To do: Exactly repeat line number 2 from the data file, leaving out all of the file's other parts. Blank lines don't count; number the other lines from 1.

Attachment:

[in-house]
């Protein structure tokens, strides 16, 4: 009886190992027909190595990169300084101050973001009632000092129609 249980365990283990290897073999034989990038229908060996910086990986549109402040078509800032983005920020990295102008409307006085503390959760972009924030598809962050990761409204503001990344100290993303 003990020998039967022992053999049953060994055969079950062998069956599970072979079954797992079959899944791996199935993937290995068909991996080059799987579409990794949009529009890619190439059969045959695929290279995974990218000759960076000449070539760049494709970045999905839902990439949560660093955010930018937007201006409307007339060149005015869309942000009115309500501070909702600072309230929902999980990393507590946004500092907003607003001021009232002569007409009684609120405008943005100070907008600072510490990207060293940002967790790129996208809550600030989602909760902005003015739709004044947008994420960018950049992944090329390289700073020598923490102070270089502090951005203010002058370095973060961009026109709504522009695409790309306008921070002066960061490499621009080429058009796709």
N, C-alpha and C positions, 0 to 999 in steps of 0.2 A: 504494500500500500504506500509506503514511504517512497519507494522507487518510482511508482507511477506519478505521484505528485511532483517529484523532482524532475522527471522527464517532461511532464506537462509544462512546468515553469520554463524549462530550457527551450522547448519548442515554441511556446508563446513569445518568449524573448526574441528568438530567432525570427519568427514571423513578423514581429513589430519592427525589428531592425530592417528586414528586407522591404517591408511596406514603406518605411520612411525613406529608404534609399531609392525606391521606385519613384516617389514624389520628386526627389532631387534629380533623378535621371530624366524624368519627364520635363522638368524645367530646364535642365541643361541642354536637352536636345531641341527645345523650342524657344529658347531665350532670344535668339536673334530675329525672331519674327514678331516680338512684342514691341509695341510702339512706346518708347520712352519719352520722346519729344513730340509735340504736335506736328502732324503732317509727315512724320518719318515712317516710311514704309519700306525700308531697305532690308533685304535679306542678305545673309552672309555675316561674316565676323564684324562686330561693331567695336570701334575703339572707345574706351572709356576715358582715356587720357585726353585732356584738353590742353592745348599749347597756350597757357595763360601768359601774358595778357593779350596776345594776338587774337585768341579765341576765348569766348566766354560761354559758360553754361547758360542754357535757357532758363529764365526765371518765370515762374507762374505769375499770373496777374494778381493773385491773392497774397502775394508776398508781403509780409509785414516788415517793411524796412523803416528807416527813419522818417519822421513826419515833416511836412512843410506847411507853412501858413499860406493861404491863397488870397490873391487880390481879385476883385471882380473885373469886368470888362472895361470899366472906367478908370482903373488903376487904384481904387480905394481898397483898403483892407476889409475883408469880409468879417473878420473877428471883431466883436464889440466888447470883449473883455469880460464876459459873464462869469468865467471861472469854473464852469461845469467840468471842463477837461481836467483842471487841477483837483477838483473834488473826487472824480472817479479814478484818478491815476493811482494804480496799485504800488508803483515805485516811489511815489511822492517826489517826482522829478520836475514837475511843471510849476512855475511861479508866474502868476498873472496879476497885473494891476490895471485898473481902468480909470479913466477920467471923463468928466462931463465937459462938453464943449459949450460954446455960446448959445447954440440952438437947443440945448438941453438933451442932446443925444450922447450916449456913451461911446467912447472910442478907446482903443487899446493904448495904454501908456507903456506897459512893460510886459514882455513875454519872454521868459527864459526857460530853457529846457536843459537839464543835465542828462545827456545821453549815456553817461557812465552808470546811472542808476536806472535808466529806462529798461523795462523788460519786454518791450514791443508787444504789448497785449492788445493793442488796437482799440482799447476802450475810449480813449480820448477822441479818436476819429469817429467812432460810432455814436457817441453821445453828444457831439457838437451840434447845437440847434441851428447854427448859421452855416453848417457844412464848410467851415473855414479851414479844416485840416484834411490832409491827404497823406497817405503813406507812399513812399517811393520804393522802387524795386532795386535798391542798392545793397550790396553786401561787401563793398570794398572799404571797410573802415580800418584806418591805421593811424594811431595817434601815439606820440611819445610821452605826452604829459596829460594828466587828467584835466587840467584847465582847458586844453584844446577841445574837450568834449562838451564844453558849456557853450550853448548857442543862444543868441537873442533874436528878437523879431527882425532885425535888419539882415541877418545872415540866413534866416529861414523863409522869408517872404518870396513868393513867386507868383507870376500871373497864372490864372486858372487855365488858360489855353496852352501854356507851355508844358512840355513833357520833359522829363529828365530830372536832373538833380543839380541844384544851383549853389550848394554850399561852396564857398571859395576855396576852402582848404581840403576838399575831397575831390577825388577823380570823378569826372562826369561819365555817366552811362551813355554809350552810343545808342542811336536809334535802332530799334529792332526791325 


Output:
């Protein structure tokens, strides 16, 4: 009886190992027909190595990169300084101050973001009632000092129609 249980365990283990290897073999034989990038229908060996910086990986549109402040078509800032983005920020990295102008409307006085503390959760972009924030598809962050990761409204503001990344100290993303 003990020998039967022992053999049953060994055969079950062998069956599970072979079954797992079959899944791996199935993937290995068909991996080059799987579409990794949009529009890619190439059969045959695929290279995974990218000759960076000449070539760049494709970045999905839902990439949560660093955010930018937007201006409307007339060149005015869309942000009115309500501070909702600072309230929902999980990393507590946004500092907003607003001021009232002569007409009684609120405008943005100070907008600072510490990207060293940002967790790129996208809550600030989602909760902005003015739709004044947008994420960018950049992944090329390289700073020598923490102070270089502090951005203010002058370095973060961009026109709504522009695409790309306008921070002066960061490499621009080429058009796709």